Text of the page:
When our time in one community ended, it was again time to schlep onwards to the next community. Into the boat and out of the boat, up the hills and down the hills, with all our luggage in tow and a few precious hours on the water in between to reflect and burn under the intensity of the Guyanese sun. After Kamarang came Waramadong, then Jawalla, before Bartica and Itaballi.

The hours on the boat were spent playing games, huddling under umbrellas and in silence. It was on the boat headed back to Jawalla when the words came to me. I couldn't place them at first. They were more of a feeling. A reminder. "You are an unconquerable libby-bean-eating superman."

They had been written by my high school English teacher, after I returned from Vanuatu. Today I read the rest of the five-sentence email, which is full of other praises, but that particular sentence is what had stuck in my mind all these years.

The second community we visited, Waramadong, was a highlight of the trip. The community has a huge boarding school, where 600 students aged 12 to 17 study.

Flat Stanley made a lot of friends.

Other favourites of the trip: money. Paying for everything in what is essentially $5 bills ($1000 is the highest denomination and equivalent to $5 USD) resulted in carrying around a very hefty stack of cash at all time.

I also loved the HIV/AIDS awareness posters.

I particularly liked the fruit symbolism in this one.

Jawalla was the last community we visited in the interior.

And before we knew it, it was time to board our plane to Bartica.

After nearly 10 days in the Upper Mazaruni, we had considerably less luggage to schlep back to Bartica. Only 1000 pounds. No biggie.

Saying goodbye was hard.

But it wasn't the end. The hands-down, most interesting (and arguably best) day of our trip came during the second week. As we sat at a Brazilian restaurant in Bartica on Wednesday night, I was inundated with questions from the volunteers. We were set to head to the Mazaruni Prison the next day. "Don't worry," I assured them, "we'll receive an orientation when we arrive and I'm sure there will be lots of security guards on hand."

The next morning at the prison, everyone was still with nerves. There was no singing.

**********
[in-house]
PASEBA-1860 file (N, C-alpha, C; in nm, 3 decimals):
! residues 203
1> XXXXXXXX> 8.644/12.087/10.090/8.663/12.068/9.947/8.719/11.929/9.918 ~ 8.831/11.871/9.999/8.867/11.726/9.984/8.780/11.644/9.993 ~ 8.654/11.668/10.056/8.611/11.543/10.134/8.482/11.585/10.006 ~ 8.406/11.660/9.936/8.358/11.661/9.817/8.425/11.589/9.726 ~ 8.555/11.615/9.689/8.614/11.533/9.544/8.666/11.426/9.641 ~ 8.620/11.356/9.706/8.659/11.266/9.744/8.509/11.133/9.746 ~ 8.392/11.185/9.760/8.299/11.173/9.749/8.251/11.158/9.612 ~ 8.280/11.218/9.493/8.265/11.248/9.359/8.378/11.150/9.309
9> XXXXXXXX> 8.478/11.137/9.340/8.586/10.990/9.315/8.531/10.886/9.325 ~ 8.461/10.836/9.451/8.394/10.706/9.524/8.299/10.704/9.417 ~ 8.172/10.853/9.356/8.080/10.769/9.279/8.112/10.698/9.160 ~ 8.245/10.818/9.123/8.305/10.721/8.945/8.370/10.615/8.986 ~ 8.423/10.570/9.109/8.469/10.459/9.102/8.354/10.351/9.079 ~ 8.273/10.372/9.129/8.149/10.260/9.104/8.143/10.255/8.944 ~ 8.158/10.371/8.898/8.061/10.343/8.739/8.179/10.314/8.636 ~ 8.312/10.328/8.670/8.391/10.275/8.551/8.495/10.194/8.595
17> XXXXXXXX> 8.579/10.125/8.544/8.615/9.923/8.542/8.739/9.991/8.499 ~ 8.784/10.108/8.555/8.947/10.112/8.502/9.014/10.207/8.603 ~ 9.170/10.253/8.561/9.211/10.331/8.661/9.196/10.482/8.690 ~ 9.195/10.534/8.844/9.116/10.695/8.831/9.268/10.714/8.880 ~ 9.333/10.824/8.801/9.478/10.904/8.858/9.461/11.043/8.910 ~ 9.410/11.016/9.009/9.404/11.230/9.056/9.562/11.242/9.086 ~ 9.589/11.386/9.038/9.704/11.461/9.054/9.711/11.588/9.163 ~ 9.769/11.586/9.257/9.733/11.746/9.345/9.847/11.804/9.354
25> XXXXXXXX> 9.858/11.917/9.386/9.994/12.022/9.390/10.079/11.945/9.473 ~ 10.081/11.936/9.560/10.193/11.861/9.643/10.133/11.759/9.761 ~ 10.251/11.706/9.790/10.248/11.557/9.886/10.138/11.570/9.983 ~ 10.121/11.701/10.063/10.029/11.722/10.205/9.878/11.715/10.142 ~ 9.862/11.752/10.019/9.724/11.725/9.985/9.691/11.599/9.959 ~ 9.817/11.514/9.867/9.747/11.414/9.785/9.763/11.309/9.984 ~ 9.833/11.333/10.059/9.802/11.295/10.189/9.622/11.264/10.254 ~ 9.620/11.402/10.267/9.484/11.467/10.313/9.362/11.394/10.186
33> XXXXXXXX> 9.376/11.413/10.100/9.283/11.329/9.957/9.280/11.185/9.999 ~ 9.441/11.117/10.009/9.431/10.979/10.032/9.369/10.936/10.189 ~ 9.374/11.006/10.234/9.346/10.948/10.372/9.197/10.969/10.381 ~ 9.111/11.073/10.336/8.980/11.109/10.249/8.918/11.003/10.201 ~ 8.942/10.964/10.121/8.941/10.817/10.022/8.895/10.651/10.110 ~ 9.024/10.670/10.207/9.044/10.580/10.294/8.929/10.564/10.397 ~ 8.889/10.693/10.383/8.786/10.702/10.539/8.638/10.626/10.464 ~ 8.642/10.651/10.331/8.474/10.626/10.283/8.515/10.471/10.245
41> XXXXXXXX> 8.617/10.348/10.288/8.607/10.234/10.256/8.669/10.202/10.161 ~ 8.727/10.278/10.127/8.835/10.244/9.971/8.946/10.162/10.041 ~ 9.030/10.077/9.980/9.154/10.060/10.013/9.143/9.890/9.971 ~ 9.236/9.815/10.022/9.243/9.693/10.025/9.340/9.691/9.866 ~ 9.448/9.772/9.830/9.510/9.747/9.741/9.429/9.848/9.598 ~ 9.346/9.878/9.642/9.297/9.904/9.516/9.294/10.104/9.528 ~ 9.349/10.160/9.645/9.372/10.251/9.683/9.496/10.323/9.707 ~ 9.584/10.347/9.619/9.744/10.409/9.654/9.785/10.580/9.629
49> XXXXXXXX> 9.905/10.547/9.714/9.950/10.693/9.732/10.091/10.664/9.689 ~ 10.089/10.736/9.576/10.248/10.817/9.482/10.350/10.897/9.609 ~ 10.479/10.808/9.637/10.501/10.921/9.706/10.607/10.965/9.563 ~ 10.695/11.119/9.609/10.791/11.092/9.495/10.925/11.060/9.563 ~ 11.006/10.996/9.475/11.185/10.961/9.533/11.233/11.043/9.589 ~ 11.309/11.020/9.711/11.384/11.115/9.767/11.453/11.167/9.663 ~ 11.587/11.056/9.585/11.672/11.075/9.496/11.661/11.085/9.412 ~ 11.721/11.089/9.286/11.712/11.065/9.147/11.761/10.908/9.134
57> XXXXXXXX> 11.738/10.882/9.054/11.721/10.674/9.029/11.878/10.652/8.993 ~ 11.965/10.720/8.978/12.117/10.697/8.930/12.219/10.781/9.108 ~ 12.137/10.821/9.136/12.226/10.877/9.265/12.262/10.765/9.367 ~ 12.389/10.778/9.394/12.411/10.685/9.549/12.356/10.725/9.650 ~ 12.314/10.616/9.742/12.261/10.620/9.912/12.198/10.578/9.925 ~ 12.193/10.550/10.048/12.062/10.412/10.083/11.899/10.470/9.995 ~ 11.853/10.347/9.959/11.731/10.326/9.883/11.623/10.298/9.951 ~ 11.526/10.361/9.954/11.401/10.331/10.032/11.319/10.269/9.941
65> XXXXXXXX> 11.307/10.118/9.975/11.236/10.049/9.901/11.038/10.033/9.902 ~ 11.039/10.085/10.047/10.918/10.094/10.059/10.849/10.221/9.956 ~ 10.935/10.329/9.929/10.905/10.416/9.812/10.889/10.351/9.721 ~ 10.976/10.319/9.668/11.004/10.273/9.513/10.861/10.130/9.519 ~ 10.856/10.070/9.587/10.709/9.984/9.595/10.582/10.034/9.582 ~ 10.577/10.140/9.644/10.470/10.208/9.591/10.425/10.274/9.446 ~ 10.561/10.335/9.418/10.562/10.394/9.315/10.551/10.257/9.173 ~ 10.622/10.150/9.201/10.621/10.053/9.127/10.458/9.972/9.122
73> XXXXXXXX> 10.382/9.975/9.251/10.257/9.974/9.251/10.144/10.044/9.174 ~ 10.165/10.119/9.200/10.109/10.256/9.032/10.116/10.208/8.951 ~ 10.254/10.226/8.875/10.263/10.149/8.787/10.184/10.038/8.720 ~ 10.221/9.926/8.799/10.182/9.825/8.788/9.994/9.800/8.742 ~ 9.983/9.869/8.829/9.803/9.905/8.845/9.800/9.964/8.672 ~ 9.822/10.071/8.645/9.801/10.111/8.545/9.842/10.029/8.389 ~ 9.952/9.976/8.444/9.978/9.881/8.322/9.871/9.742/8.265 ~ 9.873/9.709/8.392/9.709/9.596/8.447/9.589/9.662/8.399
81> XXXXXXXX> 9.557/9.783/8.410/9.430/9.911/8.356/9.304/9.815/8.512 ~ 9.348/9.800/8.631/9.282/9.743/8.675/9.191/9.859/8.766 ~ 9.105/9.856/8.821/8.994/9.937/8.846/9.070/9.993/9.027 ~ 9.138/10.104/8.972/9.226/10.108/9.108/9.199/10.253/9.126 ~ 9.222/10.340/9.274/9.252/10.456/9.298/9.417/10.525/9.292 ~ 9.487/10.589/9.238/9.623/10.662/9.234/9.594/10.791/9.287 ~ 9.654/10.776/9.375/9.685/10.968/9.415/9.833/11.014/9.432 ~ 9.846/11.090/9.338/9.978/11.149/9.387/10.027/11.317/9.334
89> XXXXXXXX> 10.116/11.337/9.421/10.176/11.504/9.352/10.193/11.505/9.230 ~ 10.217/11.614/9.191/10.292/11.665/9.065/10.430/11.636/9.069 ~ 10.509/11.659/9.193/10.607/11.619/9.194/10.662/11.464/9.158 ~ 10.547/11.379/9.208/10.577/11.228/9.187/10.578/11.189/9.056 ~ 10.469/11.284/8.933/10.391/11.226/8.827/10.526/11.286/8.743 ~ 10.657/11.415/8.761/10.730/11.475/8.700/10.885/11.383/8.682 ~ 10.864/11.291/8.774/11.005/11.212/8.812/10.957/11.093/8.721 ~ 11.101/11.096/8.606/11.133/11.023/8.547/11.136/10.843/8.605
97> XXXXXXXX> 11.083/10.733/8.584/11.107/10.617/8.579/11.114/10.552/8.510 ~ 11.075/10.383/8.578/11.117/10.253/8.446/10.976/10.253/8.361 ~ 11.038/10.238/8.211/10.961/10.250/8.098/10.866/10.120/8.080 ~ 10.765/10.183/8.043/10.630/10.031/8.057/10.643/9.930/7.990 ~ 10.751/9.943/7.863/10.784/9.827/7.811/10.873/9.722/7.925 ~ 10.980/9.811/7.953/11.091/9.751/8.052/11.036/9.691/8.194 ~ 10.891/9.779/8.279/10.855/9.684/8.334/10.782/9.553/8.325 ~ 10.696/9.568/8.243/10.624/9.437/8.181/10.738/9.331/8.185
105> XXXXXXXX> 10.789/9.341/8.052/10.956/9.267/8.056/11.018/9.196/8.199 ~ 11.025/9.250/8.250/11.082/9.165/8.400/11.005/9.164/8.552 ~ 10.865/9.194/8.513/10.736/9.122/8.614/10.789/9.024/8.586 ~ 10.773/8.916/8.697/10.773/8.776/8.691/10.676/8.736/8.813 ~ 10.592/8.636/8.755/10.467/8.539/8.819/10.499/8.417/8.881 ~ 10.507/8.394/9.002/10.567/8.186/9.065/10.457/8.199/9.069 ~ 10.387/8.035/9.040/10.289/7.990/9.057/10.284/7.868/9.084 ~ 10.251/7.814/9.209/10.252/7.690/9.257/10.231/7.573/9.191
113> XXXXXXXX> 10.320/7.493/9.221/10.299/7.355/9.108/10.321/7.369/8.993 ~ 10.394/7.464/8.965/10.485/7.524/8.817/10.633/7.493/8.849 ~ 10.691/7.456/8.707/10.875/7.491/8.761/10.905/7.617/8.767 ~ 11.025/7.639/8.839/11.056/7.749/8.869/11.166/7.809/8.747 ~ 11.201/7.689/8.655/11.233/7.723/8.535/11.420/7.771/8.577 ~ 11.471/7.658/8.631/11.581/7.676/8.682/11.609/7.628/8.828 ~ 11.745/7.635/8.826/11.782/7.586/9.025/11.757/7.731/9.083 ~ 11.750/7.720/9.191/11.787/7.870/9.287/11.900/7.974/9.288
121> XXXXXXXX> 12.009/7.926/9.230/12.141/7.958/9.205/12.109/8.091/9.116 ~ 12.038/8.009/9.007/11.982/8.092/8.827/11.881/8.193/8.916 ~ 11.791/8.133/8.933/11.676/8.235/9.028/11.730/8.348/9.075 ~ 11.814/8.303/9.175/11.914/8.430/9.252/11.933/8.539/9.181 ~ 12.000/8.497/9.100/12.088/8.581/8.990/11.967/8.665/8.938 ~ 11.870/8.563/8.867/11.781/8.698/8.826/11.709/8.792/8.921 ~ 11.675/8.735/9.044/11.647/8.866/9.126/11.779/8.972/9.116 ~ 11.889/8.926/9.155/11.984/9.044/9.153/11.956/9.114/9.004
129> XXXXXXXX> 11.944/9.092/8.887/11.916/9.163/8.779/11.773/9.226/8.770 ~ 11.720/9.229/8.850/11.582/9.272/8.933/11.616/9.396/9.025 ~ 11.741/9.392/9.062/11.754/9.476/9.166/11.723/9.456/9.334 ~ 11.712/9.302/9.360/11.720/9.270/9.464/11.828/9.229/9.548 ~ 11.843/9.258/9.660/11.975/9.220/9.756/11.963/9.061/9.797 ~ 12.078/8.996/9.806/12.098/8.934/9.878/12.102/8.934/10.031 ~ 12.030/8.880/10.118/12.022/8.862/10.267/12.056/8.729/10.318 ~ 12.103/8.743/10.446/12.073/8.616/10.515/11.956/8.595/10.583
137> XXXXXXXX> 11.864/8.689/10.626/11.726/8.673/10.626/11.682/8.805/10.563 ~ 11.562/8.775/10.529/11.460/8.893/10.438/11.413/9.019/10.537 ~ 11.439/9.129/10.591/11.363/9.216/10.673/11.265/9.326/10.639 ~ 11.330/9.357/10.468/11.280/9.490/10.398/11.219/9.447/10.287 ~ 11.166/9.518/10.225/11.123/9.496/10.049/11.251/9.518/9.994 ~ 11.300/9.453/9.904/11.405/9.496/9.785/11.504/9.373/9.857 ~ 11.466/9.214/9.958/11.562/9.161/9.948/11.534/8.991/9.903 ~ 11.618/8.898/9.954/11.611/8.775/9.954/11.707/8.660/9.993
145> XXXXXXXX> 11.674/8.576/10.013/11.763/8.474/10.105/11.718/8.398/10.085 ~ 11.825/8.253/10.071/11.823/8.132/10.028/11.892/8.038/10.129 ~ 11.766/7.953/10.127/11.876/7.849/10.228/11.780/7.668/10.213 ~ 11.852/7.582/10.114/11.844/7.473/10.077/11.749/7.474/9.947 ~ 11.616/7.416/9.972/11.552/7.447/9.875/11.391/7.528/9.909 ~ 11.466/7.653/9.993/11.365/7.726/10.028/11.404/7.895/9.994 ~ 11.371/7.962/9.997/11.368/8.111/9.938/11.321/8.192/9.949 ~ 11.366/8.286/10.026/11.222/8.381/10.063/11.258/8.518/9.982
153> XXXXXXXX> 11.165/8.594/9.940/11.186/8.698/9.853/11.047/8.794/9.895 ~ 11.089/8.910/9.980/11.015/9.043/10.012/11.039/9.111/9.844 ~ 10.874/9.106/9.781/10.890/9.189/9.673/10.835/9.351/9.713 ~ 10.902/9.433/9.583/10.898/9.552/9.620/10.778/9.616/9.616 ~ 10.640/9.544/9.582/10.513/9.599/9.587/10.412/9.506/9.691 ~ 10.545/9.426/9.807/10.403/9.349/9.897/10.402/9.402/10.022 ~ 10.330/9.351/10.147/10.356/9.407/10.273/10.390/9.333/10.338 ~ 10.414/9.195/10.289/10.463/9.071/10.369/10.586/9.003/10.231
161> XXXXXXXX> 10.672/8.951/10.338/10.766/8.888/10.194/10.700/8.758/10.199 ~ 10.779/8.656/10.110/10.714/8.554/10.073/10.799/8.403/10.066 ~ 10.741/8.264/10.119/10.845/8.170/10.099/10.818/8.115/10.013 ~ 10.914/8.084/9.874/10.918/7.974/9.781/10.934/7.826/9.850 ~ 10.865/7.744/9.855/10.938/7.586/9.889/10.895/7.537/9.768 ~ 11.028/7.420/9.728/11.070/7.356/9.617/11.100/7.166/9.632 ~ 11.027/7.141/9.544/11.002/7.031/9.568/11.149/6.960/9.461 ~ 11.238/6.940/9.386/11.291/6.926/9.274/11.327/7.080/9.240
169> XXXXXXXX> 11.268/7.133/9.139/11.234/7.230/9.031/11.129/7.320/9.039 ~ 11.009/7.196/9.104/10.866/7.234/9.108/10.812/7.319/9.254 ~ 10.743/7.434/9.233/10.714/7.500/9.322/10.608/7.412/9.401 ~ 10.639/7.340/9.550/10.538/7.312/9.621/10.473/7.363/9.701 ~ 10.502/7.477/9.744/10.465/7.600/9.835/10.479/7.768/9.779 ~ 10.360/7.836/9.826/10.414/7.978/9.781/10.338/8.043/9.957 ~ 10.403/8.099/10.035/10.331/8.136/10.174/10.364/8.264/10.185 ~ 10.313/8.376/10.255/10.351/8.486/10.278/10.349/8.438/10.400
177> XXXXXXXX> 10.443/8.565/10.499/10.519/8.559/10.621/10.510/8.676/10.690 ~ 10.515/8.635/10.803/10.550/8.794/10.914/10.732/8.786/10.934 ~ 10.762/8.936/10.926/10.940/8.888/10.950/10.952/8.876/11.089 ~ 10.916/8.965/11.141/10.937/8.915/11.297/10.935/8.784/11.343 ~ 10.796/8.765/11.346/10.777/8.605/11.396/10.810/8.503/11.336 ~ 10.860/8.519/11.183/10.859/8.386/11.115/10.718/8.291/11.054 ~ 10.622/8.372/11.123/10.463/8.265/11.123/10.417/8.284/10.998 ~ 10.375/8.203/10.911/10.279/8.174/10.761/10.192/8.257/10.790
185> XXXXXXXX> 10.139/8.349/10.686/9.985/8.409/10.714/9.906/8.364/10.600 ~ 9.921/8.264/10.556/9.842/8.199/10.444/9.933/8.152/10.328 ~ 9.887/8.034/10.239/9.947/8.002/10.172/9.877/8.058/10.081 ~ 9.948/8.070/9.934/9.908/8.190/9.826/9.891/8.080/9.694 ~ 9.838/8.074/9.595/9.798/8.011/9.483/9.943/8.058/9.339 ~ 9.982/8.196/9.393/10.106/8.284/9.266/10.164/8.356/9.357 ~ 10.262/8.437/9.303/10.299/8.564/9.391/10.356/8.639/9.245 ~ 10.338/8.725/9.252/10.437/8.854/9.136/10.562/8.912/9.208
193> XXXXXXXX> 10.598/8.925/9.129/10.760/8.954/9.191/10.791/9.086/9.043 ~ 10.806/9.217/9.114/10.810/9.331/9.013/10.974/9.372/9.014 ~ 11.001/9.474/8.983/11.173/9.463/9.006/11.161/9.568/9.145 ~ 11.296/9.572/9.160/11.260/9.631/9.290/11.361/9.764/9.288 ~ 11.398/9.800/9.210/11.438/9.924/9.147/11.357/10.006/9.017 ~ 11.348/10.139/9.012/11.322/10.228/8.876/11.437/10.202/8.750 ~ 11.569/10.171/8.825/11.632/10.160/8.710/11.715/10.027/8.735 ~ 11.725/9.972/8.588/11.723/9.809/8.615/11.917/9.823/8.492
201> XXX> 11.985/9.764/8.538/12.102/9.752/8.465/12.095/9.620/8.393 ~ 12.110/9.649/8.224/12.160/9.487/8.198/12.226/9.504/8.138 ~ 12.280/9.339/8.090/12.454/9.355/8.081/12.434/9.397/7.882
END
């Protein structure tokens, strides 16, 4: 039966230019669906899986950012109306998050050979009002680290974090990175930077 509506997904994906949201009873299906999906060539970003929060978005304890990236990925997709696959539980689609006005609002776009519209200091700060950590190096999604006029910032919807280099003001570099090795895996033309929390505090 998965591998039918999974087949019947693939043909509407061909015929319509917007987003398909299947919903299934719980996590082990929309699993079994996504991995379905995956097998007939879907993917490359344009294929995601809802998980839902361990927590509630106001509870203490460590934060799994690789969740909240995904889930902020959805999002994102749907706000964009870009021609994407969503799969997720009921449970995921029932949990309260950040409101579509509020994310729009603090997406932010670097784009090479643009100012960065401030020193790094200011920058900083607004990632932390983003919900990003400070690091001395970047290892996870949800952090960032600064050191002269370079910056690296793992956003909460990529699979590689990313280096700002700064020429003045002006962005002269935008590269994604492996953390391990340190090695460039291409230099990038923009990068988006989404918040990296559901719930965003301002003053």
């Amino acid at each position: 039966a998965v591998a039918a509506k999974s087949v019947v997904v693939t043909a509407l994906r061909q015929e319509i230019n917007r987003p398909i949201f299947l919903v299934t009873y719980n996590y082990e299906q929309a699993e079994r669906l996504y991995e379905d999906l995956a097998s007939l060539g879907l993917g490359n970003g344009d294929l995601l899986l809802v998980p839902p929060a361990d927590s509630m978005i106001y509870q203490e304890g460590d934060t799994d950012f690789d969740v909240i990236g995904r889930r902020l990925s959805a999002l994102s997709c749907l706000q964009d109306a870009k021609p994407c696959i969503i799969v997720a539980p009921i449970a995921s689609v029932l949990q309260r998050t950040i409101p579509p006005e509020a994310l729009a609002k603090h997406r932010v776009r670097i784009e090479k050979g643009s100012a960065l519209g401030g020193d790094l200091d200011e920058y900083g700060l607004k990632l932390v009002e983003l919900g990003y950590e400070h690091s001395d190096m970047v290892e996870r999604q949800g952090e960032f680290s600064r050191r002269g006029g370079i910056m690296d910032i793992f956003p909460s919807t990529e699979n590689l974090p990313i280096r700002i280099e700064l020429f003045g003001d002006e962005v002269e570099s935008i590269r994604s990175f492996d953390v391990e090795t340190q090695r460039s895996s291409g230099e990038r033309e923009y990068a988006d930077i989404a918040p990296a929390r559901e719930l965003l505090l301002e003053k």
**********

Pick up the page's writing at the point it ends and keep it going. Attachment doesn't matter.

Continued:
"We are understaffed," the superintendent of the prison warned us, "but there will be security guards. We'll bring out the prisoners in groups of 15." Okay, 15 patients at a time and seven volunteers? We could handle that. No problem.

Then the patients started streaming in. At first it was 15, but then they kept coming. Once they had all arrived, it was clear that there was a group of more than 40 prisoners and only two unarmed guards in the room with us. They were long-term sentence prisoners. Thieves. Murderers. Rapists.

We were silent. We didn't know where to begin.

But as the day went on, the atmosphere of the room transformed. By noon, everyone was at ease. By the day's end, we had seen over 110 patients.

It wasn't what we expected. It wasn't just that the prisoners were orderly and obedient--there was another quality they had, which we had witnessed in our other clinics, but not to the same degree. They were appreciative.

And again, I heard the words: I am blessed.

We were a team of different religions and faiths; a Seventh Day Adventist missionary, Jewish women (practicing and cultural), a Christian who follows the Torah, a volunteer who was raised Hindu and another who was raised Muslim.

But even with our different faiths and believes, we could all agree on one thing: every day of our lives, we are blessed.

("I Am Blessed" is a gospel song, which I couldn't find a origin for. However, for a Guyana dancehall vibe, I recommend listening to Mr. Vegas' rendition.)